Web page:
The absolute immunity doctrine has often been used to shield officials of FmHA from common-law tort liability. In Poolman v. Nelson, 802 F.2d 304 (8th Cir.1986), the Court considered a suit by disgruntled FmHA loan applicants. The Poolmans had applied for an FmHA loan, and had made various agreements with third parties based on the promise of an FmHA County Supervisor that they would receive the loan. Their application was denied, however, and they sued. The Court reviewed the functions and duties of the FmHA County Supervisor, and concluded that the Supervisor's "wide ranging authority ... over FmHA matters in the county or counties he supervises," 802 F.2d at 309, sufficed to place the conversations he held with the Poolmans "within the outer perimeter of the official's line of duty." Id. See also Carson v. Block, 790 F.2d 562 (7th Cir.) (holding that FmHA officials had absolute immunity in suit based on their refusal to defer loan repayments), cert. denied, --- U.S. ---, 107 S.Ct. 669, 93 L.Ed.2d 721 (1986); Ortiz v. United States, 661 F.2d 826 (10th Cir.1981) (holding that FmHA officials had absolute immunity in a suit for misrepresentation and for negligent supervision of construction); Owyhee Grazing Ass'n, Inc. v. Field, 637 F.2d 694 (9th Cir.1981) (holding that FmHA officials had absolute immunity in suit for conspiracy to defraud plaintiffs of their interest in grazing association).


Applying the doctrine of absolute immunity to the facts in this case, we hold that the acts for which appellant claims the individual appellees are liable were all committed within the scope of their authority. Appellant accuses appellee Dockins of improprieties stemming from Dockins' evaluation of appellant's loan eligibility, from his evaluation of the productive capabilities of appellant's land, from his representation of appellant's loan prospects to third parties, and from his advice to appellant concerning the disposition of appellant's assets. All of these activities are squarely within the range of duties delegated to Dockins by the Secretary of Agriculture. Those duties "dictate the need for a County Supervisor to constantly interact with private individuals to further the services FmHA provides to the individuals and entities in the Supervisor's geographic area." Poolman, supra, 802 F.2d at 309.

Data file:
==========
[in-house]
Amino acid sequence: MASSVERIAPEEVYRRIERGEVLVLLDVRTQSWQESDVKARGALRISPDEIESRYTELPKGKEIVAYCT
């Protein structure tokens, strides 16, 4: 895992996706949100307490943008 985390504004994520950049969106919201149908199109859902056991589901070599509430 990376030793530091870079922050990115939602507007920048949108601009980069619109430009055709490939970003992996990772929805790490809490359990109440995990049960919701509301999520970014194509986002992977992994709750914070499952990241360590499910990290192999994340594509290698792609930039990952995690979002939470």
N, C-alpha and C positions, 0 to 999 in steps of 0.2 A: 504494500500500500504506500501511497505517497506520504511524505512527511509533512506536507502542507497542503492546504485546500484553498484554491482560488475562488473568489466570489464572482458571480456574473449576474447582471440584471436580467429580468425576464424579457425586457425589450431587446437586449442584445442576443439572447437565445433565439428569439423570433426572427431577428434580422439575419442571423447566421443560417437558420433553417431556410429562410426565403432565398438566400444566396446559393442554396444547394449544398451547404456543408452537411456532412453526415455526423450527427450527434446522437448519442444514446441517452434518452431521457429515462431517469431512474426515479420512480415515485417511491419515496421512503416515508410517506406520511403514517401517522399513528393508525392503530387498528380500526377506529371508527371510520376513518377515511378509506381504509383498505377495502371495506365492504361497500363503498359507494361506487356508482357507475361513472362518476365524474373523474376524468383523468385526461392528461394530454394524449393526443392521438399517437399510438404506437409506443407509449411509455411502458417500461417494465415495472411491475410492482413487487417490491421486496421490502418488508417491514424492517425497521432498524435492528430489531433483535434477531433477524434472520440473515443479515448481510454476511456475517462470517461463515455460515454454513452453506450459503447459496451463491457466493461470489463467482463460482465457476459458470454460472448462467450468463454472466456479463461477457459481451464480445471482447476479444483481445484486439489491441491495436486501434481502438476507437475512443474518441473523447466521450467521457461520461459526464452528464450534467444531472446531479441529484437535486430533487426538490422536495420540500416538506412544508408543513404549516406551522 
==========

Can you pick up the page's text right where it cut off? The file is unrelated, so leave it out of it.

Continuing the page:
The other appellees acted completely within the scope of their authority as well. Appellee Kent reviewed appellant's applications, and met with appellant concerning the loan denials. Both chores are among Kent's basic responsibilities as FmHA District Director. There are no allegations that any of the other individual appellees committed any particular acts, within or without the scope of their authority, so there is no cause for a finding that they are not completely shielded by the doctrine of absolute immunity.


To qualify as officials for absolute immunity, Williams v. Collins, supra, required both that the actions of the officials be within the bounds of their authority and that they be related to a discretionary function. The latter requirement has recently come under some criticism. See, e.g., Poolman, supra, 802 F.2d at 308.15 We need not address the relative merits of the one-factor versus the two-factor immunity test since we have found that the acts in question in this case were authorized discretionary acts. In Currie v. Guthrie, 749 F.2d 185 (5th Cir.1984), we held that "[a] public official's action will be considered 'discretionary' if it is 'the result of a judgment or decision which it is necessary that the Government official be free to make without fear or threat of vexatious or fictitious suits and alleged personal liability." 749 F.2d at 188, quoting Norton v. McShane, 332 F.2d 855, 859 (5th Cir.1964), cert. denied, 380 U.S. 981, 85 S.Ct. 1345, 14 L.Ed.2d 274 (1965). Decisions regarding the eligibility of farmers for FmHA loans are decision that require such freedom.